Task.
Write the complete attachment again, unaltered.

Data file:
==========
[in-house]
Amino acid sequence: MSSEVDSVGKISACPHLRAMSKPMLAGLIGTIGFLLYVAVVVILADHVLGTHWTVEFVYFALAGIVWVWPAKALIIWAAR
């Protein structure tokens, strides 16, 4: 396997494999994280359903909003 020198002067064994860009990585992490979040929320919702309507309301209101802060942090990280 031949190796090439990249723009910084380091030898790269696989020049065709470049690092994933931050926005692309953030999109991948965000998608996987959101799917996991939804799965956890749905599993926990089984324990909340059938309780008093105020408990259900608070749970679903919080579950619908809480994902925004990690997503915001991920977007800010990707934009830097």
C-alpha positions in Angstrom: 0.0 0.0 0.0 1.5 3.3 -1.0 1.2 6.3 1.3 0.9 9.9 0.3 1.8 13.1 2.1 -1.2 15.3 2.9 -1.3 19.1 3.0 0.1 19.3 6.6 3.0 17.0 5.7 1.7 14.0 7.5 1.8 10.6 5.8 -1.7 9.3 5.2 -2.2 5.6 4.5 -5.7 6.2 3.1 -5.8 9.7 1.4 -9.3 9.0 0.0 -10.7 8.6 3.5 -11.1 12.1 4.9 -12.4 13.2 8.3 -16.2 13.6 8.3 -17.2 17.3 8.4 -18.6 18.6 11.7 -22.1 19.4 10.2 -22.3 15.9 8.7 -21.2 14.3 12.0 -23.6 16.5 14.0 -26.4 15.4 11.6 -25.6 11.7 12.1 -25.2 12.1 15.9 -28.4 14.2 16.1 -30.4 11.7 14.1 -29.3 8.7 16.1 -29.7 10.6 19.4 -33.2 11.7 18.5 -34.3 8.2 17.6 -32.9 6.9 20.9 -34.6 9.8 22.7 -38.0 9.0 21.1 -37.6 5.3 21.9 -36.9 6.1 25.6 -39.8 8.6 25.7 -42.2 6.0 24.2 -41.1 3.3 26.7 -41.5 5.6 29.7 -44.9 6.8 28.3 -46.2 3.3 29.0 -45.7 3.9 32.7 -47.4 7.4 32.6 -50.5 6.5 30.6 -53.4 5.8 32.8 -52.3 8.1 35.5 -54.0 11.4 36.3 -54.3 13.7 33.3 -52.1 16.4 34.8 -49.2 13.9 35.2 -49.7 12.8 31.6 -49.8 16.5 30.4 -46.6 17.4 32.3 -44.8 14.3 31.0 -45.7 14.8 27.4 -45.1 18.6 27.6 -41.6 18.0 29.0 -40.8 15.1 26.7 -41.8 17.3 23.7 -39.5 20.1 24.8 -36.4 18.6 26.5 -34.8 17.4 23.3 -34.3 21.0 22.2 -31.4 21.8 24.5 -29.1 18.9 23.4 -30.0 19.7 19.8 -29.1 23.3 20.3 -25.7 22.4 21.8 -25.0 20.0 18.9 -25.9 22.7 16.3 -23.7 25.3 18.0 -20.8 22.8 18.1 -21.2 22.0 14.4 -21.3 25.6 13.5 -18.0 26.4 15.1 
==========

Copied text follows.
[in-house]
Amino acid sequence: MSSEVDSVGKISACPHLRAMSKPMLAGLIGTIGFLLYVAVVVILADHVLGTHWTVEFVYFALAGIVWVWPAKALIIWAAR
């Protein structure tokens, strides 16, 4: 396997494999994280359903909003 020198002067064994860009990585992490979040929320919702309507309301209101802060942090990280 031949190796090439990249723009910084380091030898790269696989020049065709470049690092994933931050926005692309953030999109991948965000998608996987959101799917996991939804799965956890749905599993926990089984324990909340059938309780008093105020408990259900608070749970679903919080579950619908809480994902925004990690997503915001991920977007800010990707934009830097």
C-alpha positions in Angstrom: 0.0 0.0 0.0 1.5 3.3 -1.0 1.2 6.3 1.3 0.9 9.9 0.3 1.8 13.1 2.1 -1.2 15.3 2.9 -1.3 19.1 3.0 0.1 19.3 6.6 3.0 17.0 5.7 1.7 14.0 7.5 1.8 10.6 5.8 -1.7 9.3 5.2 -2.2 5.6 4.5 -5.7 6.2 3.1 -5.8 9.7 1.4 -9.3 9.0 0.0 -10.7 8.6 3.5 -11.1 12.1 4.9 -12.4 13.2 8.3 -16.2 13.6 8.3 -17.2 17.3 8.4 -18.6 18.6 11.7 -22.1 19.4 10.2 -22.3 15.9 8.7 -21.2 14.3 12.0 -23.6 16.5 14.0 -26.4 15.4 11.6 -25.6 11.7 12.1 -25.2 12.1 15.9 -28.4 14.2 16.1 -30.4 11.7 14.1 -29.3 8.7 16.1 -29.7 10.6 19.4 -33.2 11.7 18.5 -34.3 8.2 17.6 -32.9 6.9 20.9 -34.6 9.8 22.7 -38.0 9.0 21.1 -37.6 5.3 21.9 -36.9 6.1 25.6 -39.8 8.6 25.7 -42.2 6.0 24.2 -41.1 3.3 26.7 -41.5 5.6 29.7 -44.9 6.8 28.3 -46.2 3.3 29.0 -45.7 3.9 32.7 -47.4 7.4 32.6 -50.5 6.5 30.6 -53.4 5.8 32.8 -52.3 8.1 35.5 -54.0 11.4 36.3 -54.3 13.7 33.3 -52.1 16.4 34.8 -49.2 13.9 35.2 -49.7 12.8 31.6 -49.8 16.5 30.4 -46.6 17.4 32.3 -44.8 14.3 31.0 -45.7 14.8 27.4 -45.1 18.6 27.6 -41.6 18.0 29.0 -40.8 15.1 26.7 -41.8 17.3 23.7 -39.5 20.1 24.8 -36.4 18.6 26.5 -34.8 17.4 23.3 -34.3 21.0 22.2 -31.4 21.8 24.5 -29.1 18.9 23.4 -30.0 19.7 19.8 -29.1 23.3 20.3 -25.7 22.4 21.8 -25.0 20.0 18.9 -25.9 22.7 16.3 -23.7 25.3 18.0 -20.8 22.8 18.1 -21.2 22.0 14.4 -21.3 25.6 13.5 -18.0 26.4 15.1 